Finding Your Medieval Roots: Five Simple Tips

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Danièle Cybulskie, author of The Five-Minute Medievalist, is a featured writer at Medievalists.net. Her work has appeared in The Medieval Magazine, Medieval Warfare Magazine and Ancient History Magazine. She has a Master’s degree in English Literature from the University of Toronto, where she specialized in medieval literature.

Tracing your ancestors all the way back to the Middle Ages (c.500 – 1500 CE) is a tricky business. Many people lived and died without leaving a trace of themselves in official documents, and there’s not always consistency in medieval burial markers or monuments. To make things worse, far-reaching religious and political changes like the English Civil War and the French Revolution meant the destruction of many church documents, while two world wars damaged and destroyed other artifacts and records. So, is it hopeless to try and trace your roots back that far? Not necessarily, but it will require some ingenuity and patience. Here are five tips for tracing your medieval ancestors, using English examples.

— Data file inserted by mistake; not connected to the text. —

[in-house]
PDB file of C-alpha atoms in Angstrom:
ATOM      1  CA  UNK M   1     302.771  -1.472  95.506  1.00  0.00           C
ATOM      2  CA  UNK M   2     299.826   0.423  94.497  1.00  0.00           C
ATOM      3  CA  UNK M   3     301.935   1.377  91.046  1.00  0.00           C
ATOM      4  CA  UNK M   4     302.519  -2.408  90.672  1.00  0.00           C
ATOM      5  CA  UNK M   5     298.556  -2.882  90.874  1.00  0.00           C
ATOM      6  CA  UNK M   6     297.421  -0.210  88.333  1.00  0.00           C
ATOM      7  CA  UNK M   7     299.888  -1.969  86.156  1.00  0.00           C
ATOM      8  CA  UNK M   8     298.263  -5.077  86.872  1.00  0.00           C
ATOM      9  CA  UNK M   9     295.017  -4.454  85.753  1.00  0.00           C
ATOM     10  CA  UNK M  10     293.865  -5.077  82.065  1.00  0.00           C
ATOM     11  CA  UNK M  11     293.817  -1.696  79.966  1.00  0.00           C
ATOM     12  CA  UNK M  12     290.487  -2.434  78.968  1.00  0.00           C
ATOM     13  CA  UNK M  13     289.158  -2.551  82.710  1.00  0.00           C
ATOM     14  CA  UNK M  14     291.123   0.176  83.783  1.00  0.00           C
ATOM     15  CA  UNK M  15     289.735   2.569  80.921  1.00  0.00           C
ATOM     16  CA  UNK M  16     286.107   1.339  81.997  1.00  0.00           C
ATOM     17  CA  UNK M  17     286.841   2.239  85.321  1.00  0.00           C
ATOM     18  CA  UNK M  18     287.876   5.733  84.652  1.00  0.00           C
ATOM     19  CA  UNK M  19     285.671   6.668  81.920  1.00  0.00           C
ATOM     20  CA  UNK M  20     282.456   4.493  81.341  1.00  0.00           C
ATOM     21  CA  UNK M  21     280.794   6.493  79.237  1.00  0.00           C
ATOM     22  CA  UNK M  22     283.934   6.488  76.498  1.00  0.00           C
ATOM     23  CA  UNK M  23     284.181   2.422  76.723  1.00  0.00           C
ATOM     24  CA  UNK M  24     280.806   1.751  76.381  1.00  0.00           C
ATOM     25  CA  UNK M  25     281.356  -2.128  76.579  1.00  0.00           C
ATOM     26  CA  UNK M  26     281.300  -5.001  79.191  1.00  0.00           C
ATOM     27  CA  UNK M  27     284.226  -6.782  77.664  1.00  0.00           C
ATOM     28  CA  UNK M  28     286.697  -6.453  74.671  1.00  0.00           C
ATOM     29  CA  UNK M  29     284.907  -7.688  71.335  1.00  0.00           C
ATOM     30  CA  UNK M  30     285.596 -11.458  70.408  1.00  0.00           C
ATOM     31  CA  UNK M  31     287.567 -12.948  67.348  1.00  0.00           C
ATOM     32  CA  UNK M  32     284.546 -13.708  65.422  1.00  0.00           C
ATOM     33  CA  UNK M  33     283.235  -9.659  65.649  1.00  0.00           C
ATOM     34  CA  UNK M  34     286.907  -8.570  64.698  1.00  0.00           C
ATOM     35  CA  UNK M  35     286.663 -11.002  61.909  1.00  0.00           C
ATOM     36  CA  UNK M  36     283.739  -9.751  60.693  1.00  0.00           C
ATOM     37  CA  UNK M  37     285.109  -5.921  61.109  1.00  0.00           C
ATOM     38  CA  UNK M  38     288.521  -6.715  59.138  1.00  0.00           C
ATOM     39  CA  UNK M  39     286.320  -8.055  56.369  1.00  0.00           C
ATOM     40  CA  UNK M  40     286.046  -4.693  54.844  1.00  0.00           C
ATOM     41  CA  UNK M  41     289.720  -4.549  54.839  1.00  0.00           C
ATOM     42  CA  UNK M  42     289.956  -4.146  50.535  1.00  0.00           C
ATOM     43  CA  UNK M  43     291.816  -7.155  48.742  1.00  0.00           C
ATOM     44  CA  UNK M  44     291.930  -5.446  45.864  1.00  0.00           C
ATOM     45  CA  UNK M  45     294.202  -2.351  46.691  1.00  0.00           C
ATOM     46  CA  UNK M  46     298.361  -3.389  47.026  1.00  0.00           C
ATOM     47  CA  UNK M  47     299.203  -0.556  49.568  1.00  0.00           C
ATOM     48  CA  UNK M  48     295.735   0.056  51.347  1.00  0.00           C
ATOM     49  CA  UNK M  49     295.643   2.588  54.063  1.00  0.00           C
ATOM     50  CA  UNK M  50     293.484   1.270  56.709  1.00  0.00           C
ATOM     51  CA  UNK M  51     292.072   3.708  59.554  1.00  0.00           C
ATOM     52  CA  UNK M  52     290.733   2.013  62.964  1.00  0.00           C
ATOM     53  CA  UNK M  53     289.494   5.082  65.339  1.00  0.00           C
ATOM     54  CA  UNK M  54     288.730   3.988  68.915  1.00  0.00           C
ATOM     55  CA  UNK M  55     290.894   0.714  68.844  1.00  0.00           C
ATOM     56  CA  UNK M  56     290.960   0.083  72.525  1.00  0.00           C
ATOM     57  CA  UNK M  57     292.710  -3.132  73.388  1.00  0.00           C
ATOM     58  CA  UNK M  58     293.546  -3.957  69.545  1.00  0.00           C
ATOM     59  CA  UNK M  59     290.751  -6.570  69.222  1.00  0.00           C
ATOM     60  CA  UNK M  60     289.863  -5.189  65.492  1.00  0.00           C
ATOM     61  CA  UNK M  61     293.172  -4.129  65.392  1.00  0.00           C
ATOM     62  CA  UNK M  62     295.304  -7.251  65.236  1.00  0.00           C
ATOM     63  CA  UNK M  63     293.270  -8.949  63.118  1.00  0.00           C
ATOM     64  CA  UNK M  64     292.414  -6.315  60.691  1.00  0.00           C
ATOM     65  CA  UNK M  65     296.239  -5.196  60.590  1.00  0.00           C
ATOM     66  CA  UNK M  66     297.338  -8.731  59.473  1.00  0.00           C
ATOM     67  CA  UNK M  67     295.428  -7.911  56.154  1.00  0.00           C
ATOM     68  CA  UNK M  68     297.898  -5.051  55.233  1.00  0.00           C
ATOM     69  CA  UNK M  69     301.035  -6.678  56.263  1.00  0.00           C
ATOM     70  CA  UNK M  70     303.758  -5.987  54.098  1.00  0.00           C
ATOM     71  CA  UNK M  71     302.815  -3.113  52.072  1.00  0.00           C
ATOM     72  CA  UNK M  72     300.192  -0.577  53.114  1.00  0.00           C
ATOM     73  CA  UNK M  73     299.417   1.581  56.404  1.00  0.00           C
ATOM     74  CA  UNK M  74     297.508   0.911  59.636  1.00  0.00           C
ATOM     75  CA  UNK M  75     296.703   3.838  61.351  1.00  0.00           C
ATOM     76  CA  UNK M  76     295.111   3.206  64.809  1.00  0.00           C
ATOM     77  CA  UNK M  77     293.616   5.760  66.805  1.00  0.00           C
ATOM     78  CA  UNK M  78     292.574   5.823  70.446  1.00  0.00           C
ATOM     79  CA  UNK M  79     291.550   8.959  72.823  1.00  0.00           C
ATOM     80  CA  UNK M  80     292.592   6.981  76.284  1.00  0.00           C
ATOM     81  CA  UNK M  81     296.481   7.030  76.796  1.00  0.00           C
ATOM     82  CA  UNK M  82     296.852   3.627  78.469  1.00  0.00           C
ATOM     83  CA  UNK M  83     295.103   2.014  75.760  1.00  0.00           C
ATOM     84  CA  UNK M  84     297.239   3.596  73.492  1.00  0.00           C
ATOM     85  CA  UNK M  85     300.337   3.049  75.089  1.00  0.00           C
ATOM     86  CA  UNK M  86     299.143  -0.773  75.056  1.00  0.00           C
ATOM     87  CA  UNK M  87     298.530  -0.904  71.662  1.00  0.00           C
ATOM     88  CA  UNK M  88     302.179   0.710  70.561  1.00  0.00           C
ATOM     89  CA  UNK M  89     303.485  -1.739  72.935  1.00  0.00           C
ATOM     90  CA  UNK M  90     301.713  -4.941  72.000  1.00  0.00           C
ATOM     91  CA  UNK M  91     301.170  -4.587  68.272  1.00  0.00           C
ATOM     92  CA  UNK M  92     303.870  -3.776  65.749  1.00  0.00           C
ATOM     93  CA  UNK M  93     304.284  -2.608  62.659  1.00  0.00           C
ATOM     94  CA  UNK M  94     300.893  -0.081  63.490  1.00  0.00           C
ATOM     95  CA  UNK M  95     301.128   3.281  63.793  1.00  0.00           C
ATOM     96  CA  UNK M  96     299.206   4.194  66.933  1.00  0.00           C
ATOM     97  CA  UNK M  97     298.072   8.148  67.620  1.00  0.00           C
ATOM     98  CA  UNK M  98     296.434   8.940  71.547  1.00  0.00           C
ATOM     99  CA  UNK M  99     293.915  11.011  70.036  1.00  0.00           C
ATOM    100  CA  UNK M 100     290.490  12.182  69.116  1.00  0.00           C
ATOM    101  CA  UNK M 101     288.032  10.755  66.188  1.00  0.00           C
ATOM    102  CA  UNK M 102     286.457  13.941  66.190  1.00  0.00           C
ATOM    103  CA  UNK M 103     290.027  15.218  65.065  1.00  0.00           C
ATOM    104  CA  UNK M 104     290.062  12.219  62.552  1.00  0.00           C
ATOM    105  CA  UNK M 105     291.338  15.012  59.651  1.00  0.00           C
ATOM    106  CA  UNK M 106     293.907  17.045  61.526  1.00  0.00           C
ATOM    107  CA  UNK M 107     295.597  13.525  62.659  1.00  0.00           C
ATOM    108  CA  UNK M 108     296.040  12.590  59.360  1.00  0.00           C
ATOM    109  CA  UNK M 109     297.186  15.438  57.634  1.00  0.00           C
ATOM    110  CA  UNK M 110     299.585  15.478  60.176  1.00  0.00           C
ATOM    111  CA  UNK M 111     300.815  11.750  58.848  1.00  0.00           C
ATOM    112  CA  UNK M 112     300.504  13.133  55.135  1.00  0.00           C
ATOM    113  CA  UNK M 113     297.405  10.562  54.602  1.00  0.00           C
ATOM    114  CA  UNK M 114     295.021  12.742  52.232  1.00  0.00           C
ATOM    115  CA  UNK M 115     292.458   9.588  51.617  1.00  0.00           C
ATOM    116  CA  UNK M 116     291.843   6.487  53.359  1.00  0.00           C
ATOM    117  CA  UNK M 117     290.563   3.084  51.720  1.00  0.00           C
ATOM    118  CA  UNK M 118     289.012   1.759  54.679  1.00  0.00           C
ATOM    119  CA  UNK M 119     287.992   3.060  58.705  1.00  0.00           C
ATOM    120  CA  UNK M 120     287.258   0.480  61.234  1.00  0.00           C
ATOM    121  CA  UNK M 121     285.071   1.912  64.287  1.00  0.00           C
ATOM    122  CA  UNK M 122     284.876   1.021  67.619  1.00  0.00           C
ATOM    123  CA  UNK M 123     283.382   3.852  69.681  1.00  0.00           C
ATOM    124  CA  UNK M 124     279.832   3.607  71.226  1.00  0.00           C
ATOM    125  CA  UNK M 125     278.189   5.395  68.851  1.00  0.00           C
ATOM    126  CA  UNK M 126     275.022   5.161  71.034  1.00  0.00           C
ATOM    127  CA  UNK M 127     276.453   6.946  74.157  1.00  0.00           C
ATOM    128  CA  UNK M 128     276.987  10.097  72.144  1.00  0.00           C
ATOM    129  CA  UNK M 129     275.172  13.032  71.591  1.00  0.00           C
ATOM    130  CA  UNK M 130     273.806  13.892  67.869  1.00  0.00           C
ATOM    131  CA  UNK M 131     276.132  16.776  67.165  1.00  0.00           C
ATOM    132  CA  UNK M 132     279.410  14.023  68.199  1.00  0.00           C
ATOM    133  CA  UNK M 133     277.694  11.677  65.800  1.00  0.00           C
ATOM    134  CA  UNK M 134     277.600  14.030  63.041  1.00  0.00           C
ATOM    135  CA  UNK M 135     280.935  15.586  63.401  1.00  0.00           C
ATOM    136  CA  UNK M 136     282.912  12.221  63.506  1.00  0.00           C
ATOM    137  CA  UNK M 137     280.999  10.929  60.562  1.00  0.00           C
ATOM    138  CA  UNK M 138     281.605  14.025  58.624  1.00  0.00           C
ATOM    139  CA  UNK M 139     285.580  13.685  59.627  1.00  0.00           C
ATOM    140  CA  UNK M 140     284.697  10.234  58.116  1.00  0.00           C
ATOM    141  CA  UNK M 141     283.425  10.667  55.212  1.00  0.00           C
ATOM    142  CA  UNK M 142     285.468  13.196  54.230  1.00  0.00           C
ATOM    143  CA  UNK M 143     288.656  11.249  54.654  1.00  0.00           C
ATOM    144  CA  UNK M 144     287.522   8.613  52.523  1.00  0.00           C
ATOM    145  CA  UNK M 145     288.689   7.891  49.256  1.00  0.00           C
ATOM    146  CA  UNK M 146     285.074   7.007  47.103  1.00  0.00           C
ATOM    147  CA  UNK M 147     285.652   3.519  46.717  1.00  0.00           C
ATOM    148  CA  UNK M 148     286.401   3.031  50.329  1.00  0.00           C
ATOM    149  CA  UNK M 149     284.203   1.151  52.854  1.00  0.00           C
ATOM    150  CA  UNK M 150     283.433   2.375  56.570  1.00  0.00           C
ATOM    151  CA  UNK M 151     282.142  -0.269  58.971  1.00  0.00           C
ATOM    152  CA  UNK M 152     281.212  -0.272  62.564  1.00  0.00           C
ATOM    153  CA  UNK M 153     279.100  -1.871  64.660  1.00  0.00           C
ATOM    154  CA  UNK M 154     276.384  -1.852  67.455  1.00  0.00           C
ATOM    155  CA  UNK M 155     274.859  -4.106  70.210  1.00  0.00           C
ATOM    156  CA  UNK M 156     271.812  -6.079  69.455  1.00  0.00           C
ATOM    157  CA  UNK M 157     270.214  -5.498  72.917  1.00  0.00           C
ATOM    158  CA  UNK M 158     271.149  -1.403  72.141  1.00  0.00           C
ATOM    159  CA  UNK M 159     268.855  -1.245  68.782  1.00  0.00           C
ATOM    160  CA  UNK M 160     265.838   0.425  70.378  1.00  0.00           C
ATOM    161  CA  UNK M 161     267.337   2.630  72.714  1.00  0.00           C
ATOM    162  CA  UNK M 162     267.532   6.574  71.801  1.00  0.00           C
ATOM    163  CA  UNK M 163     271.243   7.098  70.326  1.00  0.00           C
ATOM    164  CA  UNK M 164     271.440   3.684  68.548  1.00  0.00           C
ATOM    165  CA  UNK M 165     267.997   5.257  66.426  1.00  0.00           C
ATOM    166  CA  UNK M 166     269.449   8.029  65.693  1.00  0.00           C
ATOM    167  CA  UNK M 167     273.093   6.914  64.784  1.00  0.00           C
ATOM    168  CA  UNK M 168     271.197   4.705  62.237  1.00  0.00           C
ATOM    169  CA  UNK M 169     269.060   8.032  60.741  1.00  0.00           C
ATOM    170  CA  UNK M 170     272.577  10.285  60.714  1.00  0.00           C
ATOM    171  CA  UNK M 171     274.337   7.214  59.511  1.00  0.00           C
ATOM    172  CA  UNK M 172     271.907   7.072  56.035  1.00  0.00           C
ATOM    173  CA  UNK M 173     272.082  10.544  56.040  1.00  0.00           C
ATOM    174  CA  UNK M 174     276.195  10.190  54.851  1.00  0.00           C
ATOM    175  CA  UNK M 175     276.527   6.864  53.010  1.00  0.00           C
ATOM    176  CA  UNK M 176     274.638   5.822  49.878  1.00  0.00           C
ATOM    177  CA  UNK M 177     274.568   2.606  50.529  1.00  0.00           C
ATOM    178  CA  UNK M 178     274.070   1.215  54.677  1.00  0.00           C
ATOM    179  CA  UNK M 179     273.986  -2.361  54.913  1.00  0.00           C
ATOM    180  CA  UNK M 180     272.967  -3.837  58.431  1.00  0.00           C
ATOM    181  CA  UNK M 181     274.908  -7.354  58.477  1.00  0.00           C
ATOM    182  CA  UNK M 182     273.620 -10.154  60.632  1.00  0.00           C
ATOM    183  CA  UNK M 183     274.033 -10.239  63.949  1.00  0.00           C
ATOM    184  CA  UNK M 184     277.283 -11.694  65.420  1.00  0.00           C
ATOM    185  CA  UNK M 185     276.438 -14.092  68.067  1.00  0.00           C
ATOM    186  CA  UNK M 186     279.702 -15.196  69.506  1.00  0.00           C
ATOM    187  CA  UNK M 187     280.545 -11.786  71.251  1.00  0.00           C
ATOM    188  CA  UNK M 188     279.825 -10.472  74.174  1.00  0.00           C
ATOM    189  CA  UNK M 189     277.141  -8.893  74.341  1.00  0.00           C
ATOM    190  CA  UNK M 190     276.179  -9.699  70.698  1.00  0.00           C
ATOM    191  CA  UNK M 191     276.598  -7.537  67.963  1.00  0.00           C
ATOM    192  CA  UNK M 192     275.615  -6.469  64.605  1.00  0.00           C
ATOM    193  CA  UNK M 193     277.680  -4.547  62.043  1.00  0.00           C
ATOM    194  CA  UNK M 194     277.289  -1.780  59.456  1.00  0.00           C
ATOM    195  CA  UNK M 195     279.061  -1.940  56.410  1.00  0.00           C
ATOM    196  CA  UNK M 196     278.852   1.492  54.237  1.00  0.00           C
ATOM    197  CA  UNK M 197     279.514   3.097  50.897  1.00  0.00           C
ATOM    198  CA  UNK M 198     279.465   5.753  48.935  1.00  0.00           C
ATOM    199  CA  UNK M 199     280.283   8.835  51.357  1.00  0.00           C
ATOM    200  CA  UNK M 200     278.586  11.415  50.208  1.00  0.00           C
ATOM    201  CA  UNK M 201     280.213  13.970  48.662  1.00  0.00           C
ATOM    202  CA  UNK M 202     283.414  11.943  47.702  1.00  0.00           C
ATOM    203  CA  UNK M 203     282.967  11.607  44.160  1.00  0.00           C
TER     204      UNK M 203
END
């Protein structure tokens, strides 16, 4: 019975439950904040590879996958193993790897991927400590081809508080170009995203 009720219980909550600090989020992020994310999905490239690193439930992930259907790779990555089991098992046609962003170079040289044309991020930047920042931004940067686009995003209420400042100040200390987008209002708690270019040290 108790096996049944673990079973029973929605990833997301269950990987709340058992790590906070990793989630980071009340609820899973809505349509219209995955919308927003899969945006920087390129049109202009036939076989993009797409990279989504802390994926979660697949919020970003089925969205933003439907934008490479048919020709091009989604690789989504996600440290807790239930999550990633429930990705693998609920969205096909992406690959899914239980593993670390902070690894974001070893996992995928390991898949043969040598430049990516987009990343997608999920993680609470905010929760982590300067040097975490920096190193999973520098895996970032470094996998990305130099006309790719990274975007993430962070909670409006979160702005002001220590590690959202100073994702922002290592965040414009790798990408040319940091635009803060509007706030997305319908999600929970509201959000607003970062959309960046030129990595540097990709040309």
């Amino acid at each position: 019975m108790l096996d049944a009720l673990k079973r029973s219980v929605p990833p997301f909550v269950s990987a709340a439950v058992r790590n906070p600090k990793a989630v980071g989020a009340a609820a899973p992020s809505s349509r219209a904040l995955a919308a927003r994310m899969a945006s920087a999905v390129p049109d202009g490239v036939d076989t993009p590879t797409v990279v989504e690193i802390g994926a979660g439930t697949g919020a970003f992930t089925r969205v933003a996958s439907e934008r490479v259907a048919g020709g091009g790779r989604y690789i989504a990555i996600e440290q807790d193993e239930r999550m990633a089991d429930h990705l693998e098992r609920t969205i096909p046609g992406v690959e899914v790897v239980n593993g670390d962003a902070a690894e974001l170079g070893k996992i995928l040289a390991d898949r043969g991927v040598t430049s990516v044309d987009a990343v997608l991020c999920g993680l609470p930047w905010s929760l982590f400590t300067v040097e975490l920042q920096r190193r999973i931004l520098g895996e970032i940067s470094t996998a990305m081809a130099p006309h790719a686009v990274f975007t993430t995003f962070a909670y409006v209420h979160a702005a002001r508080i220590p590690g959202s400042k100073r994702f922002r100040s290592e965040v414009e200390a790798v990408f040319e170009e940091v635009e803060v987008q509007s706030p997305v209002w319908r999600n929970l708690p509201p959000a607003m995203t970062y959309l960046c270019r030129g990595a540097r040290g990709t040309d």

1. Don’t let preconceived notions of the Middle Ages derail you.

While the majority of people in the Middle Ages were illiterate, they were actually very concerned with good record keeping in order to protect their rights and possessions. As a result, while it’s true that there may be few document trails from the Early Middle Ages, vast amounts of records exist from the 13th – 15th centuries, which is good news for genealogists. Records were kept for baptisms (usually not births), deaths, and marriages, as well as for things we moderns might not have given medieval people credit for. Soldiers in the Hundred Years’ War, for example, were not just lifted from their farms and set onto the battlefield: they were paid for their service. Searching a database like www.medievalsoldier.org can help you find not only a person’s name, but his place of origin, rank, type and date of service, and even his captain’s name. Guild records at www.londonroll.org will tell you a person’s status in their guild and the date, including records of new apprentices. Names were also recorded in land transfers, wills, and cases held in the secular courts or ecclesiastical courts (medieval crimes were divided into religious and secular, so it’s important to look into both types of cases). People from all social classes participated in the court system as plaintiffs, defendants, witnesses, or jurors, so court cases are rich sources for names and family scandals, just as they are today. Some interesting records from the Court of Common Pleas can be searched at www.british-history.ac.uk.